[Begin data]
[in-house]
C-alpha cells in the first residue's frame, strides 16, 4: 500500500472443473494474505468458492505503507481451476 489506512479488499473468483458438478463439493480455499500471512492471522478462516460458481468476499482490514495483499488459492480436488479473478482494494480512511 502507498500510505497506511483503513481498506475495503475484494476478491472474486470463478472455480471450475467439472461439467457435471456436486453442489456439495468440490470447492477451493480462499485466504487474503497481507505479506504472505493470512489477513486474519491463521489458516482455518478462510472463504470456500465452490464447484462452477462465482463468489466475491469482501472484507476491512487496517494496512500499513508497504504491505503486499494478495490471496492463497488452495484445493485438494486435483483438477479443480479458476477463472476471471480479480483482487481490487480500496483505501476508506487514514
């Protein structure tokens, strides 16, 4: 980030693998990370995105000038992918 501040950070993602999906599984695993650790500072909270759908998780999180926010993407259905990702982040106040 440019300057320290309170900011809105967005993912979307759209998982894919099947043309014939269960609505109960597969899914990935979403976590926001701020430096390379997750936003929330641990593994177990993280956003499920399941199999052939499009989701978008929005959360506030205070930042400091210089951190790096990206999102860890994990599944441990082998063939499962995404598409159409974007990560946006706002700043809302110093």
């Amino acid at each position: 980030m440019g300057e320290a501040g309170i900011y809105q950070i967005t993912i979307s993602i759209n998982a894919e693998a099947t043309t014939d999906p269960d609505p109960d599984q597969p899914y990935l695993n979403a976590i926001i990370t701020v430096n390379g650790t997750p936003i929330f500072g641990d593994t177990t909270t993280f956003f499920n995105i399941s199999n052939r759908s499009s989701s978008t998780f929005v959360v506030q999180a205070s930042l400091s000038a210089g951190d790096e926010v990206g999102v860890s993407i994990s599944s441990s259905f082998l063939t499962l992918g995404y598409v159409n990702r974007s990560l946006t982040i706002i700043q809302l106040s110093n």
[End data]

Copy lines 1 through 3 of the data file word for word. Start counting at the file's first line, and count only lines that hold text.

[in-house]
C-alpha cells in the first residue's frame, strides 16, 4: 500500500472443473494474505468458492505503507481451476 489506512479488499473468483458438478463439493480455499500471512492471522478462516460458481468476499482490514495483499488459492480436488479473478482494494480512511 502507498500510505497506511483503513481498506475495503475484494476478491472474486470463478472455480471450475467439472461439467457435471456436486453442489456439495468440490470447492477451493480462499485466504487474503497481507505479506504472505493470512489477513486474519491463521489458516482455518478462510472463504470456500465452490464447484462452477462465482463468489466475491469482501472484507476491512487496517494496512500499513508497504504491505503486499494478495490471496492463497488452495484445493485438494486435483483438477479443480479458476477463472476471471480479480483482487481490487480500496483505501476508506487514514
């Protein structure tokens, strides 16, 4: 980030693998990370995105000038992918 501040950070993602999906599984695993650790500072909270759908998780999180926010993407259905990702982040106040 440019300057320290309170900011809105967005993912979307759209998982894919099947043309014939269960609505109960597969899914990935979403976590926001701020430096390379997750936003929330641990593994177990993280956003499920399941199999052939499009989701978008929005959360506030205070930042400091210089951190790096990206999102860890994990599944441990082998063939499962995404598409159409974007990560946006706002700043809302110093």